But there is one manufacturing metric that some people find disheartening, because they misunderstand what it means: Manufacturing employment is down from its 20th-century peak. We make a lot more stuff than we used to, but we employ fewer people doing it. That should be good news: Manufacturing employment isn’t down because Americans aren’t good at manufacturing, but because Americans are awesome at manufacturing, making radical gains in efficiency and productivity that have allowed fewer resources to be consumed in the production of greater output. If you have a 19th-century, Bismarckian view of society as one big factory, that’s a problem: The schools are a factory that produces workers, and more factories are needed to absorb them. If the factories are absorbing fewer workers, then that’s a cause for panic, and politicians start talking about how many jobs they’re going to “create,” which is a laughable proposition if you think about it for two seconds.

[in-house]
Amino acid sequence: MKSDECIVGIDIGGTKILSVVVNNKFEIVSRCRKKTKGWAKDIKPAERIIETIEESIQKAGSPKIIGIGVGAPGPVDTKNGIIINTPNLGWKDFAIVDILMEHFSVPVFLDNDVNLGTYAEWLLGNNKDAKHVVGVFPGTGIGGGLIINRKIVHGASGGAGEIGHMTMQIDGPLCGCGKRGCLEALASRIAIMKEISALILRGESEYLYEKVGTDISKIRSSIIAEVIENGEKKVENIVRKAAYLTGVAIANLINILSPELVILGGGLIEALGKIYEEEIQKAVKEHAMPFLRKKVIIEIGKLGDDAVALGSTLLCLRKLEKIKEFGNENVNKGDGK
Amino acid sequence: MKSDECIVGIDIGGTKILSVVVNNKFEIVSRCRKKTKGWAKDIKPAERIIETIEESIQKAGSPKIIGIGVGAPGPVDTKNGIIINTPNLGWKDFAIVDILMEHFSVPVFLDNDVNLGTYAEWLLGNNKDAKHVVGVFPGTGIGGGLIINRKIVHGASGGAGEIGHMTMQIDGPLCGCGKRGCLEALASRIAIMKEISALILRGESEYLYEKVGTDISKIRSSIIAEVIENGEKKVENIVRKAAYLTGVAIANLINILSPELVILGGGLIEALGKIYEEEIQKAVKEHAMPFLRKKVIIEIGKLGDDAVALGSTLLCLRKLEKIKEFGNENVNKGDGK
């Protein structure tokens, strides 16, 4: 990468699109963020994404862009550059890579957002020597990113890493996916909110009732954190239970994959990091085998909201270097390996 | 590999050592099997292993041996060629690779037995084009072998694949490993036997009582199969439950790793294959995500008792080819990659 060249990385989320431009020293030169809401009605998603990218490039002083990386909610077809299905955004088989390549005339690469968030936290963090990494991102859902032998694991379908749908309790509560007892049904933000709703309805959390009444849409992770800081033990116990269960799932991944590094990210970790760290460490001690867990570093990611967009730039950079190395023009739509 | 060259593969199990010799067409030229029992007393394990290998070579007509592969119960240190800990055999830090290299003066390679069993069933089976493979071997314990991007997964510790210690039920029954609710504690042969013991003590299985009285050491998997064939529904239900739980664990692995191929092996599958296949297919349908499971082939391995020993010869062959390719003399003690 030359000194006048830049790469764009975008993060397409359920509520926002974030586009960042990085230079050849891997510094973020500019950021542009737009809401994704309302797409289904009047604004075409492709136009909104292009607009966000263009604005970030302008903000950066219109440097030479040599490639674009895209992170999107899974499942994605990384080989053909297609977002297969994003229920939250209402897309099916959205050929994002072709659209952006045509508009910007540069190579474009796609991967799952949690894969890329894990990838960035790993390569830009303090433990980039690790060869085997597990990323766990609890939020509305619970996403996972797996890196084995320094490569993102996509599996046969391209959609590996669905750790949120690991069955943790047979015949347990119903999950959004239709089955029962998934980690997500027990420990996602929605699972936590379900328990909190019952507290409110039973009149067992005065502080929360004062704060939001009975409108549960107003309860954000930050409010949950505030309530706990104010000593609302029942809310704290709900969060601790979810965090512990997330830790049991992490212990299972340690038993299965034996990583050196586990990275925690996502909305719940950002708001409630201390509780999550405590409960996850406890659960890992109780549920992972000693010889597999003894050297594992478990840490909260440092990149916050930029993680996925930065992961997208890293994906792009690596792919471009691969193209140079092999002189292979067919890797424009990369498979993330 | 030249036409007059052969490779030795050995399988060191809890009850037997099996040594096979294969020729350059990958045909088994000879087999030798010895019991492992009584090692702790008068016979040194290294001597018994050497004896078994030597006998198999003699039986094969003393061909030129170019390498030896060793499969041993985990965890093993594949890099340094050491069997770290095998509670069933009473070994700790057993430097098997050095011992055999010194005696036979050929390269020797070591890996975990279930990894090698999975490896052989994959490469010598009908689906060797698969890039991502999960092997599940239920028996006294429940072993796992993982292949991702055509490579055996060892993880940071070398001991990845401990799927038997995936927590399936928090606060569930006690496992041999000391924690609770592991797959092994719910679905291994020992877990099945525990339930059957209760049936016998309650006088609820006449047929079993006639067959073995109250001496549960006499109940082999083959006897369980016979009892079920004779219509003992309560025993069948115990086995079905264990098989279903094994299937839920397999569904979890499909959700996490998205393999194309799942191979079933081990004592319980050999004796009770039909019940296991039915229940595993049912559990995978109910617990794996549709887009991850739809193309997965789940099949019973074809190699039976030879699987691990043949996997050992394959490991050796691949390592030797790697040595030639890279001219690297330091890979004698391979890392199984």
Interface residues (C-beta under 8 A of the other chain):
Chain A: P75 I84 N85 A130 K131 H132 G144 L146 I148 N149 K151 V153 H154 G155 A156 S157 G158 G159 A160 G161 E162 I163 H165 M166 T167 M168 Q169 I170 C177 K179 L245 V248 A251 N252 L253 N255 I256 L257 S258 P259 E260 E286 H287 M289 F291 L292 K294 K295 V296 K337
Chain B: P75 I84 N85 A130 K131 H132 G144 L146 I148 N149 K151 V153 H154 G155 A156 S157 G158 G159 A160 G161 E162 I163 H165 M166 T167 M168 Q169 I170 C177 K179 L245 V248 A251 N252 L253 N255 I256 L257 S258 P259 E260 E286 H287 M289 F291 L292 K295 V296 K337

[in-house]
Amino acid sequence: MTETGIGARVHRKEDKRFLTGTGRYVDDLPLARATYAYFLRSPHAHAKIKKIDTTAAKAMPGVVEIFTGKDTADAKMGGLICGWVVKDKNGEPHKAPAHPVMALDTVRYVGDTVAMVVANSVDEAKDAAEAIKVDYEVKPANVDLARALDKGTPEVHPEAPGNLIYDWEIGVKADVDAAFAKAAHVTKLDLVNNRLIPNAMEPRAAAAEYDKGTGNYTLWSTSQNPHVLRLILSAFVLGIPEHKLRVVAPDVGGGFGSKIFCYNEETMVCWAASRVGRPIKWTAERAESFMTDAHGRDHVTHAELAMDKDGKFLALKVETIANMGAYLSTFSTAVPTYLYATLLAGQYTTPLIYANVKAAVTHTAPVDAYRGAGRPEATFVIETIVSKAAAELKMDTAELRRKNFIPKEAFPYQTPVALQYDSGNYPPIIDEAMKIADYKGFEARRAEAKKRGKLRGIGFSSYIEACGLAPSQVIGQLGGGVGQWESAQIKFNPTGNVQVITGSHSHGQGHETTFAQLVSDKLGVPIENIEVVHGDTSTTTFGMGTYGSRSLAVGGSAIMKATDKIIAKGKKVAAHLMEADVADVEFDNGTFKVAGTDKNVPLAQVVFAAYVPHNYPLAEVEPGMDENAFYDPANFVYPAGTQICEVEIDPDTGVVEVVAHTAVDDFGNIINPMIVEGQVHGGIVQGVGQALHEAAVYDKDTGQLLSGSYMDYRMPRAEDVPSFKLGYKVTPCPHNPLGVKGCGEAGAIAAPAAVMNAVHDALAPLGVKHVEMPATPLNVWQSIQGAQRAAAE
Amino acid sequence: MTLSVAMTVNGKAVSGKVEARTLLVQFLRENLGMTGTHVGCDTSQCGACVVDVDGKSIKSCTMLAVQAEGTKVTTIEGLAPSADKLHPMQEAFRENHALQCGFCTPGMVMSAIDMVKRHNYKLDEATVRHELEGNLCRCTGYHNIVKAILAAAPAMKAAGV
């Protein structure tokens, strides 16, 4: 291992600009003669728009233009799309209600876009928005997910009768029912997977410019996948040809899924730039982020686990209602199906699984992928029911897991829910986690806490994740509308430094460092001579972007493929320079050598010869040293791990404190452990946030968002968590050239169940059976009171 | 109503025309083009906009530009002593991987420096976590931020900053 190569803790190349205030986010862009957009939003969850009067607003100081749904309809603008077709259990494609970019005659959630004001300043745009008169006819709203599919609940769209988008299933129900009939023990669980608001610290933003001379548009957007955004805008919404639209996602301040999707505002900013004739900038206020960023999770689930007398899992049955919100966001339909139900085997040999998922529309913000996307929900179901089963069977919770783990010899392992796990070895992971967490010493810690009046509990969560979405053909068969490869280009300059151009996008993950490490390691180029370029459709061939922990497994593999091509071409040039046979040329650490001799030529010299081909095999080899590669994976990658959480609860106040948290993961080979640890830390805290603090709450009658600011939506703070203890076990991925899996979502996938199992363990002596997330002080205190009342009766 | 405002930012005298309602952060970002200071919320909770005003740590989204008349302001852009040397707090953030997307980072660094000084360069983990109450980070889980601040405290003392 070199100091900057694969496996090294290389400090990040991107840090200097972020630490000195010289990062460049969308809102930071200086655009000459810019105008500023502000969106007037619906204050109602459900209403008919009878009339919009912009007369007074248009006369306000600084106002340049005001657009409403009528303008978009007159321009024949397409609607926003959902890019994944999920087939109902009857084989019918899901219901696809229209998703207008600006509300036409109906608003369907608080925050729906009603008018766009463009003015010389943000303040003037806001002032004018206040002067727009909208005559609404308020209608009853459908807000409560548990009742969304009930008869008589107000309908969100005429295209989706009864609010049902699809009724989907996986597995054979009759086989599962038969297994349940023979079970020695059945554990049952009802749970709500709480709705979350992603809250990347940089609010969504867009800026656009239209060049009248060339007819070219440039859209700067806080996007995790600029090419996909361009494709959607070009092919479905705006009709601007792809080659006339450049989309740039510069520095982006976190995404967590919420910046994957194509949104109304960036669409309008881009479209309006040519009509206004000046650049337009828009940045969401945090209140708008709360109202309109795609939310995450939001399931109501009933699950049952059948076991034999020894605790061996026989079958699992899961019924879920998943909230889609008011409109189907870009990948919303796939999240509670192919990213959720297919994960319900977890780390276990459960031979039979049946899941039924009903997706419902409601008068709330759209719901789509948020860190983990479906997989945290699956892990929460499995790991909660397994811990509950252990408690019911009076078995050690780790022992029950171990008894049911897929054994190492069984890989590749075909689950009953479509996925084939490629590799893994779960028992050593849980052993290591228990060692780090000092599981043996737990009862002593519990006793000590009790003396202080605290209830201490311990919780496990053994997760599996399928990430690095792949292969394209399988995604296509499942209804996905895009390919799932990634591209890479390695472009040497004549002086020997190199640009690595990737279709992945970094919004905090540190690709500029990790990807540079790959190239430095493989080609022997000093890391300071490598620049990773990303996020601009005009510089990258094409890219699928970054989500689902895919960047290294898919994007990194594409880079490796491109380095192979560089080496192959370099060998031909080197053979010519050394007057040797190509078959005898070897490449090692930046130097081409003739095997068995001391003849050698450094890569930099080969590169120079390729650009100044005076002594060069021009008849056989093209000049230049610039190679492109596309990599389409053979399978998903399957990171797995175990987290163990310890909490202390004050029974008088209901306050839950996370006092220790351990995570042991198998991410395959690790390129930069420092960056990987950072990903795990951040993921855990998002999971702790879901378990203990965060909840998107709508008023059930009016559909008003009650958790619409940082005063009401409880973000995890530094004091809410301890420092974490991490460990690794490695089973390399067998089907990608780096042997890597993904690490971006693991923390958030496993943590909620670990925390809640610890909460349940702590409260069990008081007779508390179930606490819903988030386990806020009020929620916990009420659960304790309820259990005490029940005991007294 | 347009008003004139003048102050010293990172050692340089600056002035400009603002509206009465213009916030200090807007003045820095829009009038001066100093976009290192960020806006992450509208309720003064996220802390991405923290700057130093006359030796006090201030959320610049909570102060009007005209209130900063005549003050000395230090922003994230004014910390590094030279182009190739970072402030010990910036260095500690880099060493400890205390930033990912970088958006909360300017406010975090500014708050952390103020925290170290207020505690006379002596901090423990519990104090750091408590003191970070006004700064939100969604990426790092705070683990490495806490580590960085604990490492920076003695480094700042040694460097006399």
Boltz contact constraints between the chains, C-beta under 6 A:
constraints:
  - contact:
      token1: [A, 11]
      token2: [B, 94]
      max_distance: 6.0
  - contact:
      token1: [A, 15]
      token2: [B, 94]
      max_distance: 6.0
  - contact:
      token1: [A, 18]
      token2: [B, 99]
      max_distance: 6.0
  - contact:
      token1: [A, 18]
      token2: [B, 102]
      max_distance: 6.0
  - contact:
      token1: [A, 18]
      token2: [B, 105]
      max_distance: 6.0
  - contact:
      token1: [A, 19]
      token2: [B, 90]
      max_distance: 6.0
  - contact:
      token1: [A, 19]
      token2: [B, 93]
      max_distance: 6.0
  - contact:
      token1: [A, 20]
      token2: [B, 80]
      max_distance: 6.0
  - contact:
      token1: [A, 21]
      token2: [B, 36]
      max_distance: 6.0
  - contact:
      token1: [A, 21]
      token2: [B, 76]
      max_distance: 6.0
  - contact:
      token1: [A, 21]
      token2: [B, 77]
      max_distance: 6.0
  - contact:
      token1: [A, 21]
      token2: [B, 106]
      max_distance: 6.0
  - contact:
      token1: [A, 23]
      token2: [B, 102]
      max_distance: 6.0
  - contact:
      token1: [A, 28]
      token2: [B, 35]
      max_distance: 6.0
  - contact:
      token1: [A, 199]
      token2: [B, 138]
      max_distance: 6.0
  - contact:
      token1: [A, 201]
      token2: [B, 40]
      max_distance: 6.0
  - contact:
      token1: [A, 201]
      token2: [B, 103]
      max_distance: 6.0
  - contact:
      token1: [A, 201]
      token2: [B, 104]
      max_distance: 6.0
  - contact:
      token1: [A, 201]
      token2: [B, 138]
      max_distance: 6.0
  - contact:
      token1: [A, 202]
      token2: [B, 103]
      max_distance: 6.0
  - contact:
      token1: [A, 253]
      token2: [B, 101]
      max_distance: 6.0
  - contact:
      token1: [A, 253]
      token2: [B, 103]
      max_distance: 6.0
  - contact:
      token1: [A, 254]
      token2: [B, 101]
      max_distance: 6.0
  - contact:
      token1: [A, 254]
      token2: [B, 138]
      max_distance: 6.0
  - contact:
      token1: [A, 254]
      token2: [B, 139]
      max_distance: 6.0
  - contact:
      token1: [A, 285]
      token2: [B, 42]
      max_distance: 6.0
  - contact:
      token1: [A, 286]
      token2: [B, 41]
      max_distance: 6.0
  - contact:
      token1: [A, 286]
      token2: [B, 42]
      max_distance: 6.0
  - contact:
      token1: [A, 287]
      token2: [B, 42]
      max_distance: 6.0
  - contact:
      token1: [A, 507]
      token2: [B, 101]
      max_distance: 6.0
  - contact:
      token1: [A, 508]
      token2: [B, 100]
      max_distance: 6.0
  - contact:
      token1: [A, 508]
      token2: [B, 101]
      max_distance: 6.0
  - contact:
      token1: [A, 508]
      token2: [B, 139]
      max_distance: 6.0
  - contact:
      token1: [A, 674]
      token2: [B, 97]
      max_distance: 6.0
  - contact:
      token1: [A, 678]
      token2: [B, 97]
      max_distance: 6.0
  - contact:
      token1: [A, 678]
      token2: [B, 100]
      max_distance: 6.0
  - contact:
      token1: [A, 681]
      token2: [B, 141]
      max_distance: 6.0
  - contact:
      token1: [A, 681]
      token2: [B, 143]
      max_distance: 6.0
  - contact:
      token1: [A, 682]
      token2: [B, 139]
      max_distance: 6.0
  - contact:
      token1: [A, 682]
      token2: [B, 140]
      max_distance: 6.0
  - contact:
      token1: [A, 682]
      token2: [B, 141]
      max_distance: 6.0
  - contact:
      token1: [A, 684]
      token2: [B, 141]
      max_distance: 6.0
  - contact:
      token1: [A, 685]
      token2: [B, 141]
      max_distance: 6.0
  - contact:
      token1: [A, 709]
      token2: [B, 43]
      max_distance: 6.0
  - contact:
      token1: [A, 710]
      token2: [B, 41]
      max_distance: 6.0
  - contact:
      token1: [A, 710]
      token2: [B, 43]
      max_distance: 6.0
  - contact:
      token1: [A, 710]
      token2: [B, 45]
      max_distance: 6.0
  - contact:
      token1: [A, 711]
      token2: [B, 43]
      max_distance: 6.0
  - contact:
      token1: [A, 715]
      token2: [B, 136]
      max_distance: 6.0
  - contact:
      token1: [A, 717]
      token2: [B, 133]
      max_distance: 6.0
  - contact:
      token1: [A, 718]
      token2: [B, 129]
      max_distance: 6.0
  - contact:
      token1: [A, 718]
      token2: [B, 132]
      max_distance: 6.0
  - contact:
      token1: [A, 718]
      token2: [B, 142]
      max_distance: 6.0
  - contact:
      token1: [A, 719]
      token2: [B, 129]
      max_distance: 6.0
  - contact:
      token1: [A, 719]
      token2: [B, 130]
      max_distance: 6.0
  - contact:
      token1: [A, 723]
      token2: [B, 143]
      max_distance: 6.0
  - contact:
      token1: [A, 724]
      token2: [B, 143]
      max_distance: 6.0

But there is another way of looking at the work force. Instead of asking, “My God, how are we ever going to create enough jobs to employ all these millions?” try asking, “My God, we have this incredibly rich resource, these millions of workers in one of the most well-educated, highly skilled, dynamic economies in all the world — to what productive ends might they be put?” People need jobs, and companies such as Sensient need people, but we’re trying to put a lot of round employee pegs into square employer holes. Addressing that in a substantive, aggressive way is necessary both to American workers’ employment prospects and to American manufacturers’ competitiveness — which are intimately intertwined issues.